KING DIAMOND A Dangerous Meeting album cover 3.33 | 3 ratings
A Dangerous Meeting
Heavy Metal 1992
KING DIAMOND Nightmares in the Nineties album cover 2.50 | 2 ratings
Nightmares in the Nineties
Heavy Metal 2001
KING DIAMOND King Diamond & Black Rose: 20 Years Ago (A Night of Rehearsal) album cover 2.69 | 4 ratings
King Diamond & Black Rose: 20 Years Ago (A Night of Rehearsal)
Heavy Metal 2001
KING DIAMOND The Best Of King Diamond album cover 3.00 | 2 ratings
The Best Of King Diamond
Heavy Metal 2003

KING DIAMOND singles (3)

.. Album Cover
3.71 | 3 ratings
No Presents For Christmas
Heavy Metal 1985
.. Album Cover
4.00 | 1 ratings
Heavy Metal 1986
.. Album Cover
4.08 | 2 ratings
The Family Ghost
Heavy Metal 1987

KING DIAMOND movies (DVD, Blu-Ray or VHS)



Album · 1989 · Heavy Metal
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Conspiracy is King Diamond’s 4th album, 3rd concept album and 2nd album in the “THEM” storyline. So far, King Diamond has been one of the most consistent bands around, delivering albums full of great material, all with a similar “evil” Heavy Metal sound with tons of Prog Metal and theatrical sensibilities. This album is no different, but I do consider it slightly stronger than the prequel musically. I’ll also say King Diamond’s vocals sound better than ever here. I’ve never been a fan of his high pitched falsetto, but he’s really got harmonizing down here, layering himself many times over to create some really amazing vocal melodies.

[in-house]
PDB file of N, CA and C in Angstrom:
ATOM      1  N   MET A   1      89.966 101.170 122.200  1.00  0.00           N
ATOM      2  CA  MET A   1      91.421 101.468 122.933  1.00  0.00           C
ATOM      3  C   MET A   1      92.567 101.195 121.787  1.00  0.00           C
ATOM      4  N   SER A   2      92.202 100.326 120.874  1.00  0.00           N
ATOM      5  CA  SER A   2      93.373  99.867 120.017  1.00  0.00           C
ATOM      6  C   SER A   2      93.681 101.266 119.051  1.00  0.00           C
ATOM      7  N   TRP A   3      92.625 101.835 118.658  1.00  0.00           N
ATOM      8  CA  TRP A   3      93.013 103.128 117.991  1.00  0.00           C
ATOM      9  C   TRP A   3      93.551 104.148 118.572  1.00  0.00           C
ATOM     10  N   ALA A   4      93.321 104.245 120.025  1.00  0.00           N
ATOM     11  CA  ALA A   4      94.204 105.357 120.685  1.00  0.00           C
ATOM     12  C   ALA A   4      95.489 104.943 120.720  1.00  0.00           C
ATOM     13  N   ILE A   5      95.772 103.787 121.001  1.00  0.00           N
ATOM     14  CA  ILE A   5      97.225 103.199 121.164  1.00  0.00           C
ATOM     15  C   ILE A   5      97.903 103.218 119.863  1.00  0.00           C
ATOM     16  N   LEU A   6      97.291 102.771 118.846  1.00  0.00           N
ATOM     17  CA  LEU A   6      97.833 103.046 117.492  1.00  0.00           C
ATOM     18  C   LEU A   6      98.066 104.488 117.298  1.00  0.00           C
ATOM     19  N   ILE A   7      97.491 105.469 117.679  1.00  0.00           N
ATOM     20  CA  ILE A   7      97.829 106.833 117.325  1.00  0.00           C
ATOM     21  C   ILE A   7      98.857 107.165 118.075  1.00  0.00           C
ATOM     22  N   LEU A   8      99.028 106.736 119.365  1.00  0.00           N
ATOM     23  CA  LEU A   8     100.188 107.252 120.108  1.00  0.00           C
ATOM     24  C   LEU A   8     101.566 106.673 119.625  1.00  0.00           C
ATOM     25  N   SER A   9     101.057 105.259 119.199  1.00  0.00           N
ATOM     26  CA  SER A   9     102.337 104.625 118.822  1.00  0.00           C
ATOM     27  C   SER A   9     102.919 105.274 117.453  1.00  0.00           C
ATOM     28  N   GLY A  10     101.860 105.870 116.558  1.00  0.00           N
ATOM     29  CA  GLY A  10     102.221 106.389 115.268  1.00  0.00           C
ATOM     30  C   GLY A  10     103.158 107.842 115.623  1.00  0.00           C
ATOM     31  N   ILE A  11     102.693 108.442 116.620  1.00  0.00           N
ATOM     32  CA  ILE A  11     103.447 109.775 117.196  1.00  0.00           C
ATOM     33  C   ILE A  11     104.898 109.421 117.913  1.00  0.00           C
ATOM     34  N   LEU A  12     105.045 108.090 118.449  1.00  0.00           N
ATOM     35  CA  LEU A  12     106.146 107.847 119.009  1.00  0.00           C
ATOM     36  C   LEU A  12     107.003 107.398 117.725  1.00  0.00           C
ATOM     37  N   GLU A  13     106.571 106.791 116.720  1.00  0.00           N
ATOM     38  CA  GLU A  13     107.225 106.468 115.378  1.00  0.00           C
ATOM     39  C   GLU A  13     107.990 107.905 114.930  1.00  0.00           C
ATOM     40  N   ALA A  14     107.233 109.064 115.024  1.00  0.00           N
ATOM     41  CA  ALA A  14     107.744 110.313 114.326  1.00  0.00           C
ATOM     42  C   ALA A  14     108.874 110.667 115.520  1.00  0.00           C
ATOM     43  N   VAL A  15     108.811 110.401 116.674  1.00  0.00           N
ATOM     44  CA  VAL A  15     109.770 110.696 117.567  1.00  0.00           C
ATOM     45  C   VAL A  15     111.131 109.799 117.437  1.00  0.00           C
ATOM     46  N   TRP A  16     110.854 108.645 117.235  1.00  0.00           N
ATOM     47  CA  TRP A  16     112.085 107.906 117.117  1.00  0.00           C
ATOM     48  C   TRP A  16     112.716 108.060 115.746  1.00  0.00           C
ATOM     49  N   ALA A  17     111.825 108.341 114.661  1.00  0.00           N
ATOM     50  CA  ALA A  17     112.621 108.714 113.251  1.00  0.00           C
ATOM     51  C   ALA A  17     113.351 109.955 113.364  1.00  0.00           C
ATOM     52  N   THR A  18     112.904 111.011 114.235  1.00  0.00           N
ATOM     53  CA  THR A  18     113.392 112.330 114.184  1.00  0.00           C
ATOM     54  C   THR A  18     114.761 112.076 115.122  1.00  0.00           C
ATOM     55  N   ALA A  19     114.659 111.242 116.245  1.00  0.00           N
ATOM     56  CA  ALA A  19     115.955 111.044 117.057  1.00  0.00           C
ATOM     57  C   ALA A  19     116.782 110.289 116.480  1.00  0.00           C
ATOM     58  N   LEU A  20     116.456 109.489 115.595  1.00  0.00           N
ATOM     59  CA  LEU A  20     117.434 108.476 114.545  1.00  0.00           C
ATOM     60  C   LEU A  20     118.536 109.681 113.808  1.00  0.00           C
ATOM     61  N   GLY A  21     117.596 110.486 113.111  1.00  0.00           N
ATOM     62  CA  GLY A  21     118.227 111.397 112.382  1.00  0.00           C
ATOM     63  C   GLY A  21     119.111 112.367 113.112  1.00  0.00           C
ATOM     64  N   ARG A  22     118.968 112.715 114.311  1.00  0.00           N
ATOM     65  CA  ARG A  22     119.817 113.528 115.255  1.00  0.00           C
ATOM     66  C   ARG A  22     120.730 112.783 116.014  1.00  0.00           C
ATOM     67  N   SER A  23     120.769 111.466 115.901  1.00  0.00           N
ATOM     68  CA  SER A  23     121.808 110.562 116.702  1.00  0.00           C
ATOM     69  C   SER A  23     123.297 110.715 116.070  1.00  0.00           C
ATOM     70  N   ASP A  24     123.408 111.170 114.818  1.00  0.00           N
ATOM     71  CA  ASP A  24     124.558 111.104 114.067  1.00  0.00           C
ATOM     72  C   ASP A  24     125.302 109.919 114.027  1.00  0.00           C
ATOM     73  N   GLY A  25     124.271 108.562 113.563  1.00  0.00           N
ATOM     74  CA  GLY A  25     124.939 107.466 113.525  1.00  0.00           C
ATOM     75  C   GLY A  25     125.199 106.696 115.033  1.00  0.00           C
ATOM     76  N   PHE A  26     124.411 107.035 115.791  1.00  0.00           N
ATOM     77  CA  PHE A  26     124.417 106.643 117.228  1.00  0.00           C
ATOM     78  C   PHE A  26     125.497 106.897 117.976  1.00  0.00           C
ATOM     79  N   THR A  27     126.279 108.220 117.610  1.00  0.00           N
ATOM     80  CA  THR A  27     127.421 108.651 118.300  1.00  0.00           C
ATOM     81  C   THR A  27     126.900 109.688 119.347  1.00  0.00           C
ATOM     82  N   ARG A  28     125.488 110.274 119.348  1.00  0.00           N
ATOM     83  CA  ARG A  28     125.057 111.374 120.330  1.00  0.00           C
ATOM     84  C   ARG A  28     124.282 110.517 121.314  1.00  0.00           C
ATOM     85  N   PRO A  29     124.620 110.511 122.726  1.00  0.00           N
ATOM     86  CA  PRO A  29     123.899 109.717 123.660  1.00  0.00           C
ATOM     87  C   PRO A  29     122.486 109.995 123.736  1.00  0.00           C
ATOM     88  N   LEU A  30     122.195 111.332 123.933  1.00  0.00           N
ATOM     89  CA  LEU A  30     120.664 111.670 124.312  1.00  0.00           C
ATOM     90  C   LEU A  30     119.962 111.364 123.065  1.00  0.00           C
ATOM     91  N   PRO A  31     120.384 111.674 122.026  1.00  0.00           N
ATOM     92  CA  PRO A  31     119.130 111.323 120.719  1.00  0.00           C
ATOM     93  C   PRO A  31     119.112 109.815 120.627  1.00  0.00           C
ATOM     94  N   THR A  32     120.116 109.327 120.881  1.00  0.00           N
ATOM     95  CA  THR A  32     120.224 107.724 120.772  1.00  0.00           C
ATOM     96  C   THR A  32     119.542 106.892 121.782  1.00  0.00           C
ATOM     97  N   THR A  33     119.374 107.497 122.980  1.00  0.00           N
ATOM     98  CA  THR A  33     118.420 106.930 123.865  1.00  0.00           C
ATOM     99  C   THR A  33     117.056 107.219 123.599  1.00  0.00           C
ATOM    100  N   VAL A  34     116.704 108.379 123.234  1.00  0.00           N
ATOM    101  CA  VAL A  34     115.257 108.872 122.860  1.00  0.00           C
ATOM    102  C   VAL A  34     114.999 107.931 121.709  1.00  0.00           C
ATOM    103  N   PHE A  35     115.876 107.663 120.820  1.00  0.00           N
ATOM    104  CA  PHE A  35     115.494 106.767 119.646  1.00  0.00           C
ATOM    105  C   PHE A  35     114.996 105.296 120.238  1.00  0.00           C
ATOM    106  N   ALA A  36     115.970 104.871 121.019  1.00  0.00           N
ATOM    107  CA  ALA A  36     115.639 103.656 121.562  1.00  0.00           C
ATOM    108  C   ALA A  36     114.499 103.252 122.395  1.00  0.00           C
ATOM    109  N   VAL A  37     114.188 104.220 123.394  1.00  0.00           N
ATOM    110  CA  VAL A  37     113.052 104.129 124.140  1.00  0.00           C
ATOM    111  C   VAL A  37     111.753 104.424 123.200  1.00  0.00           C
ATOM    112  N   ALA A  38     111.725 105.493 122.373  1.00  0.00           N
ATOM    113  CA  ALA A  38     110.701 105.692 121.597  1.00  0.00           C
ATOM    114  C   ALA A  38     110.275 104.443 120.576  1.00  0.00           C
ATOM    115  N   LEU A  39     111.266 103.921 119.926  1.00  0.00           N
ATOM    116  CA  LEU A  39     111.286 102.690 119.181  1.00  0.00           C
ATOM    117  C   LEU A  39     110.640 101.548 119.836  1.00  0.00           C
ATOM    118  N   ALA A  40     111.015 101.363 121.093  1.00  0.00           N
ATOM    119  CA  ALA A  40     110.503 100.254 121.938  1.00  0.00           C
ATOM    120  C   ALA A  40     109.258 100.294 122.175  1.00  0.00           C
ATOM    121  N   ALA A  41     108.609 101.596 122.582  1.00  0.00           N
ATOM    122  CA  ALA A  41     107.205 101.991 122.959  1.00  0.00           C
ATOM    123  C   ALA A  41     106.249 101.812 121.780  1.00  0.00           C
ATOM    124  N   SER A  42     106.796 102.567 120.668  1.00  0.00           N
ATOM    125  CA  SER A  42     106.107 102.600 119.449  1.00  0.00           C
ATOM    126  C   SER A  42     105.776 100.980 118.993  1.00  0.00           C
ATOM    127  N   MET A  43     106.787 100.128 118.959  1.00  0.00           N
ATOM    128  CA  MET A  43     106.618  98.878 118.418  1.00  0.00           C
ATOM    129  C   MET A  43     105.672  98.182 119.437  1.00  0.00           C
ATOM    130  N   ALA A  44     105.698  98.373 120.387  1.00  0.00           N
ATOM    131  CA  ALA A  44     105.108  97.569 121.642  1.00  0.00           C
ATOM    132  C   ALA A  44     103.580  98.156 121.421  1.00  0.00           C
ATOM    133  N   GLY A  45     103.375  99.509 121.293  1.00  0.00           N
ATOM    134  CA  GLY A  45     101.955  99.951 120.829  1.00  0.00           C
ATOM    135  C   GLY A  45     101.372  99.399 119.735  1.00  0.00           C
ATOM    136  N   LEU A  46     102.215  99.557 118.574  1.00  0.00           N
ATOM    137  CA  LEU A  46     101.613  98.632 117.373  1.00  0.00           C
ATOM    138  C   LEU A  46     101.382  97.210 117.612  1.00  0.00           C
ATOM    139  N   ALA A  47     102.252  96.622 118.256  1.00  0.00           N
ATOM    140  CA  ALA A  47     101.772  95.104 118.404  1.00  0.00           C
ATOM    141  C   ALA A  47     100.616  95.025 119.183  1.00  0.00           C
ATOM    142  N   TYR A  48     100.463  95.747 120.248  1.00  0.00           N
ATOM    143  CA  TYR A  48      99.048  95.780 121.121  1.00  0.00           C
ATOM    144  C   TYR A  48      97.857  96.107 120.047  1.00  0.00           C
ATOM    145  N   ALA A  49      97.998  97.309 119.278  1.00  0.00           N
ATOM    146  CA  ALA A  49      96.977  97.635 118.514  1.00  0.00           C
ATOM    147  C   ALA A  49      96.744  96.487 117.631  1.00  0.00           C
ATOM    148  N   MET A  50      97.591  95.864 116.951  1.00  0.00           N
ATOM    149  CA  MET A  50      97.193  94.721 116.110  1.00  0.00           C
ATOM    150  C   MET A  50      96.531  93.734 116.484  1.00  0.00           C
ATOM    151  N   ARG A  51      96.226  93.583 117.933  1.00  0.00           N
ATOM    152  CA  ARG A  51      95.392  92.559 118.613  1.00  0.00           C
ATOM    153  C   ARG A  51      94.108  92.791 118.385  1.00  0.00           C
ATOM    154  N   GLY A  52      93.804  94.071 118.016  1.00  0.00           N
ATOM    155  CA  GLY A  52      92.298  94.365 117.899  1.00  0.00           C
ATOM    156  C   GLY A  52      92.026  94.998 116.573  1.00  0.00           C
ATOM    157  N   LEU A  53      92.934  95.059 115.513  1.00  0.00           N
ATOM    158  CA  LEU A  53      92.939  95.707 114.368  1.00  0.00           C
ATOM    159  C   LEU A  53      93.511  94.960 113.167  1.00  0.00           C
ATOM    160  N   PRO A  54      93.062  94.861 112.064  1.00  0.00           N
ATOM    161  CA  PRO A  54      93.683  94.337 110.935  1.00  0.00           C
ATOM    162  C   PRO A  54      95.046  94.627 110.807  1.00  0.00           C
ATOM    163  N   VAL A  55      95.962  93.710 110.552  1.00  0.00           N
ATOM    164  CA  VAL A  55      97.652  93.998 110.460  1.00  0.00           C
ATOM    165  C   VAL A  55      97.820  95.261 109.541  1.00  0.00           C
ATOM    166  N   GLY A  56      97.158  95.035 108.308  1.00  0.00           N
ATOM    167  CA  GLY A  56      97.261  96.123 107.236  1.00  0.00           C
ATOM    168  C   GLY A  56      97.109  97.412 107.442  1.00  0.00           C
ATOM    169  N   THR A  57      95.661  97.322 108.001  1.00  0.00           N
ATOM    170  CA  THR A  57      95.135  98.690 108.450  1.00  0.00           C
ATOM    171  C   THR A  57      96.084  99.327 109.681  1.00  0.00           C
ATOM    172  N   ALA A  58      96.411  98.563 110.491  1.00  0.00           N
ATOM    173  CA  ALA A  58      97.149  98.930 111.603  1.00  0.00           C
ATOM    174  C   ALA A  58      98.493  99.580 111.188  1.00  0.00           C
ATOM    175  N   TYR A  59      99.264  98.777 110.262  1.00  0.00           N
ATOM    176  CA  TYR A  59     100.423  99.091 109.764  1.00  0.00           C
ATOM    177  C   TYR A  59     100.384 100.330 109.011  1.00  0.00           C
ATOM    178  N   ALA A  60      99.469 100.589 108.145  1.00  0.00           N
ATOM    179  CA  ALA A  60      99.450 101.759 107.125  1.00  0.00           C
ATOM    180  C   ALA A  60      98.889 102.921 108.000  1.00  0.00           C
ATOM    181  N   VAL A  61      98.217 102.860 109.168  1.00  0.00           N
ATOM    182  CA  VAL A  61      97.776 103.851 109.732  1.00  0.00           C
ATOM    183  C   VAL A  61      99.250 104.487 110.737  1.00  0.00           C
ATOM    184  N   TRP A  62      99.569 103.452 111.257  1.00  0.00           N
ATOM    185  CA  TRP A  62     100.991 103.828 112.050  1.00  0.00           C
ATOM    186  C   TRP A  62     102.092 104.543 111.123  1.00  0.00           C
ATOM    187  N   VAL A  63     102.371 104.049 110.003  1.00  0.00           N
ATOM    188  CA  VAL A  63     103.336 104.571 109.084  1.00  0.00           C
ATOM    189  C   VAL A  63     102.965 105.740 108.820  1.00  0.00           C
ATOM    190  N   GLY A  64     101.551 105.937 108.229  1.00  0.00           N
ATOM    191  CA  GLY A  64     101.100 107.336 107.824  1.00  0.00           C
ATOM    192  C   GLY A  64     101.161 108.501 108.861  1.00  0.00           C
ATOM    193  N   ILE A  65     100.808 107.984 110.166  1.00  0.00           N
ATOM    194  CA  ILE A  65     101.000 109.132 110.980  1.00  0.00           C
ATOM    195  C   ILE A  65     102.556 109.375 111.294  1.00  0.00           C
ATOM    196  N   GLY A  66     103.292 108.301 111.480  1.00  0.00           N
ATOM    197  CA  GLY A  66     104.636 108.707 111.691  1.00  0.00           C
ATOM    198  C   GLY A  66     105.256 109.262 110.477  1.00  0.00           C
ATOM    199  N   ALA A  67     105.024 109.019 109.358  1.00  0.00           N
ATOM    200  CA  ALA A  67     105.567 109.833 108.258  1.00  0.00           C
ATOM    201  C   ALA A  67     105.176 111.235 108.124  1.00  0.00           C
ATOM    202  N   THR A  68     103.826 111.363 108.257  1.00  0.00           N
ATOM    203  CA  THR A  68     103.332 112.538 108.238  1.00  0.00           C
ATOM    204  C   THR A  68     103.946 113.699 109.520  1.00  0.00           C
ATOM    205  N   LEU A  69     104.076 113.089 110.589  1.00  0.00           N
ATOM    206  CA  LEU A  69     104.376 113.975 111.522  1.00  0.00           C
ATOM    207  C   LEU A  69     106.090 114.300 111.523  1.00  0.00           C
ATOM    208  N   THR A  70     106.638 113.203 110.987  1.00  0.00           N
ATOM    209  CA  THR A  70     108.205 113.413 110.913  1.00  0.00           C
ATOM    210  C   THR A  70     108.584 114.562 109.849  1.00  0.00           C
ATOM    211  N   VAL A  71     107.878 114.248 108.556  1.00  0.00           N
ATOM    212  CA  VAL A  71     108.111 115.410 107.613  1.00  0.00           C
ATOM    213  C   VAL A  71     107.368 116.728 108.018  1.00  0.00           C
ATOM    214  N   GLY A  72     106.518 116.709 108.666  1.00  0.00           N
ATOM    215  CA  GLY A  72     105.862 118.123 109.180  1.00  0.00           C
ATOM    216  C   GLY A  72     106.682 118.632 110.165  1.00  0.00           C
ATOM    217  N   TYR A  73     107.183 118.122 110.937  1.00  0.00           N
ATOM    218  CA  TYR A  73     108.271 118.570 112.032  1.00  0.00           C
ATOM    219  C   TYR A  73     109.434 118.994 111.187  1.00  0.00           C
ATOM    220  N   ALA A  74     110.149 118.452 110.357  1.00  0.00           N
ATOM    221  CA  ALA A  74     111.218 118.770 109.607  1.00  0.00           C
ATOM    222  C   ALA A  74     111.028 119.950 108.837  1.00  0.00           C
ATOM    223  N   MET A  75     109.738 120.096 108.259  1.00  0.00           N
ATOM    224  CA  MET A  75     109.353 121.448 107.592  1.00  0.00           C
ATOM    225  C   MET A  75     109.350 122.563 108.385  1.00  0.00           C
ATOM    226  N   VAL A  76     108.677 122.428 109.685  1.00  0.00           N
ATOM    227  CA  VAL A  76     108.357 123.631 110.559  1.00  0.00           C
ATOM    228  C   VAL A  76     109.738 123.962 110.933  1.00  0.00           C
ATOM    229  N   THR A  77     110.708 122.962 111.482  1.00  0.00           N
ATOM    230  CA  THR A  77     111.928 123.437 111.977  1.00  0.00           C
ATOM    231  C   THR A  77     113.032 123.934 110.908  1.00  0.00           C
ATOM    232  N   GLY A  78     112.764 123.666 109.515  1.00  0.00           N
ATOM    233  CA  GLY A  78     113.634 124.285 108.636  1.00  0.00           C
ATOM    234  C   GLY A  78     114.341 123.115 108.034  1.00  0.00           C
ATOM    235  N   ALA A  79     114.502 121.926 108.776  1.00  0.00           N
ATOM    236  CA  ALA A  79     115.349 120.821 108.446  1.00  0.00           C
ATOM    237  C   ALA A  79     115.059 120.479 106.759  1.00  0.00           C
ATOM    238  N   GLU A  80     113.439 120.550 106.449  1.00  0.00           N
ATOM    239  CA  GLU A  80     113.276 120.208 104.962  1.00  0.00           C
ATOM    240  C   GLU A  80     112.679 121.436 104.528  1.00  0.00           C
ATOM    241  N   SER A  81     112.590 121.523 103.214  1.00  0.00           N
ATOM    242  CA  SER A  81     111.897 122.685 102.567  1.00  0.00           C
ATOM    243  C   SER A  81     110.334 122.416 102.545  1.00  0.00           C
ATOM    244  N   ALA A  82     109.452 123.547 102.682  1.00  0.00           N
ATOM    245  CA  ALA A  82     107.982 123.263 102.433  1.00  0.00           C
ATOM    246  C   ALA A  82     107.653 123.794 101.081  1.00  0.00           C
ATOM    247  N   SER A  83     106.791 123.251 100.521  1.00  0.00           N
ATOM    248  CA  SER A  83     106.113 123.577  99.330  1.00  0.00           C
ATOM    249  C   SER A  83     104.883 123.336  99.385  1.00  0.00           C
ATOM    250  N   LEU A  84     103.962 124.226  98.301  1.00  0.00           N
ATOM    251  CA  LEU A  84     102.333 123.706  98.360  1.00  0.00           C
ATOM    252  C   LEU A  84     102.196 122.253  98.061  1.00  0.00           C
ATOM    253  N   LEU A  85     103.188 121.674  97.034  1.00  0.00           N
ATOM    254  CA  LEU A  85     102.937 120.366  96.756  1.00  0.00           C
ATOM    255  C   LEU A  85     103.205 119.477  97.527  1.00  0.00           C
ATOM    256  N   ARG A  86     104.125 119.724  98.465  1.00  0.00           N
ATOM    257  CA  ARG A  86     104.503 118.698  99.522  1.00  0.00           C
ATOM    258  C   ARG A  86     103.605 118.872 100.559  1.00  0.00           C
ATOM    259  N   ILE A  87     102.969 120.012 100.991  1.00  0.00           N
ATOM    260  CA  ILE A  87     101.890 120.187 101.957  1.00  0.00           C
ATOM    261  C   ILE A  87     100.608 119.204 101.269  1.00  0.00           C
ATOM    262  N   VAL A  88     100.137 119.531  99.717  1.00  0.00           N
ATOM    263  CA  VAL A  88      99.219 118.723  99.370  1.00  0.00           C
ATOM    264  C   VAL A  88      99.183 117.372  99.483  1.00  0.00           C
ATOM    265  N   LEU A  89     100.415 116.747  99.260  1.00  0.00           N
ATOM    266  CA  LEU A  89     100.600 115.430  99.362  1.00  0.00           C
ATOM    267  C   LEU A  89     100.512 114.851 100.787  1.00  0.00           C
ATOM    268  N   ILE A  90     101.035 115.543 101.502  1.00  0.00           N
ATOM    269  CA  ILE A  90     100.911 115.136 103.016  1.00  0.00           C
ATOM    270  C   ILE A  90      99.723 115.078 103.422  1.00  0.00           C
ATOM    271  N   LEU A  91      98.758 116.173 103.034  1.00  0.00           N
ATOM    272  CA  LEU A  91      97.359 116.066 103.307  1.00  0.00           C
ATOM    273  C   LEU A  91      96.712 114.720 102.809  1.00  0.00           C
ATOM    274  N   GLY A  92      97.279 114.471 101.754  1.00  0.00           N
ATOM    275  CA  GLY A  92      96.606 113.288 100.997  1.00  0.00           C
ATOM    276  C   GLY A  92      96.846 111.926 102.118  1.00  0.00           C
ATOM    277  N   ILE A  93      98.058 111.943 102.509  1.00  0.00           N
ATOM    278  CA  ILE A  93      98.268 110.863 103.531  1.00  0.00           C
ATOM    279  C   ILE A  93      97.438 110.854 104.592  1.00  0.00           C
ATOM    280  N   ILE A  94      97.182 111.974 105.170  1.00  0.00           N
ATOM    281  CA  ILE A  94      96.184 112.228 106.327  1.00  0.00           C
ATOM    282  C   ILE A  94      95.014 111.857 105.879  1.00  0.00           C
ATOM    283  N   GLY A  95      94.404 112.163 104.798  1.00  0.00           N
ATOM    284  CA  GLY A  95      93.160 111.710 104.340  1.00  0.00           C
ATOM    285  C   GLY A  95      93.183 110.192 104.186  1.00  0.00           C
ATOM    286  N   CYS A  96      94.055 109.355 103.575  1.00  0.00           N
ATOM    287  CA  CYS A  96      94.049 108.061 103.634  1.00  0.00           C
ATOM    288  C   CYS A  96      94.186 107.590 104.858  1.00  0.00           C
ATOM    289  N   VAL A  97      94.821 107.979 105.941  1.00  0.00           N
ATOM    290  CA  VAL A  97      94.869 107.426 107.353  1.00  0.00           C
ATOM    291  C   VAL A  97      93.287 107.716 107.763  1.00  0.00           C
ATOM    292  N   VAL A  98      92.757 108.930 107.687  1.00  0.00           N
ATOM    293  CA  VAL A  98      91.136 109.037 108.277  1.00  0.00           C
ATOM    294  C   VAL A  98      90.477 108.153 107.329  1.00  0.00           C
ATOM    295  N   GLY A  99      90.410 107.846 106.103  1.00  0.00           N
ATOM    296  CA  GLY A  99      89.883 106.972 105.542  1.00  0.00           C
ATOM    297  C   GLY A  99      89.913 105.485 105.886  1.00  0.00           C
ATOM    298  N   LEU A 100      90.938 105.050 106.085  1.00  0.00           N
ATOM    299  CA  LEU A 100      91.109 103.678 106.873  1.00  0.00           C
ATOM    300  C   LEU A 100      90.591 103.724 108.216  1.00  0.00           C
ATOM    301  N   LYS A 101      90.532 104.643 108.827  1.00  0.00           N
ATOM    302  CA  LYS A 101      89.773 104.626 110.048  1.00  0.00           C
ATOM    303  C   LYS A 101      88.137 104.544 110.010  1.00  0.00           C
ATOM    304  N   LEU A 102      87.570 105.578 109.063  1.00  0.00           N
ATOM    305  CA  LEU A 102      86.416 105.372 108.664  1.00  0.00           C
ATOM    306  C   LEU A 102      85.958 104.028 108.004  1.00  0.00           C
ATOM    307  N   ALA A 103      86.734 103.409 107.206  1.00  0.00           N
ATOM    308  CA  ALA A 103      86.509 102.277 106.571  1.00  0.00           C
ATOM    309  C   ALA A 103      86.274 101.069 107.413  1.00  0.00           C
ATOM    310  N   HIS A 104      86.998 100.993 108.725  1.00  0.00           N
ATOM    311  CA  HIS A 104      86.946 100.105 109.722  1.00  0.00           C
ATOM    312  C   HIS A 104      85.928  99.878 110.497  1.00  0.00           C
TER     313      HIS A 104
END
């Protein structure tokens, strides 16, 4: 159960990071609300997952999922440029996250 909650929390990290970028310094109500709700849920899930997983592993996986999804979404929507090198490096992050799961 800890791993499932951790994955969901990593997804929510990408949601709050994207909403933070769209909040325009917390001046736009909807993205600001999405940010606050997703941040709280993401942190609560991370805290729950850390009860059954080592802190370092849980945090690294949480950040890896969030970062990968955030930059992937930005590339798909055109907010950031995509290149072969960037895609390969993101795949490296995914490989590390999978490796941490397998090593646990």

The story manages to stay entirely entertaining and interesting despite being a direct sequel to what seemed like a finished tale on “Them”. The familiar characters return and it’s great fun to see what happens to them after the events of the first chapter. King remains a fantastic storyteller and clearly loves getting into theatrical ham mode as he leads every song with charisma.

Musically it remains top tier Heavy Metal, each song delivering many classic riffs, and the keys and rhythm section all play lead as well, supporting the guitars and vocals but ever changing. The music is always dark and moody, the lead guitars especially sounding closer to Thrash at times. Some of the best of the genre here.


Album · 1987 · Heavy Metal
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King Diamond – the band named after the man – are a group which will always be synonymous with the leader’s very unique vocal style of high pitched falsetto singing. This will either be a factor of great enjoyment, or something one will have to learn to tolerate. I unfortunately am in the later category; King Diamond’s vocal style is not something I enjoy, but he definitely brings intense talent to the band in terms of songwriting, and his deeper vocals are actually quite good.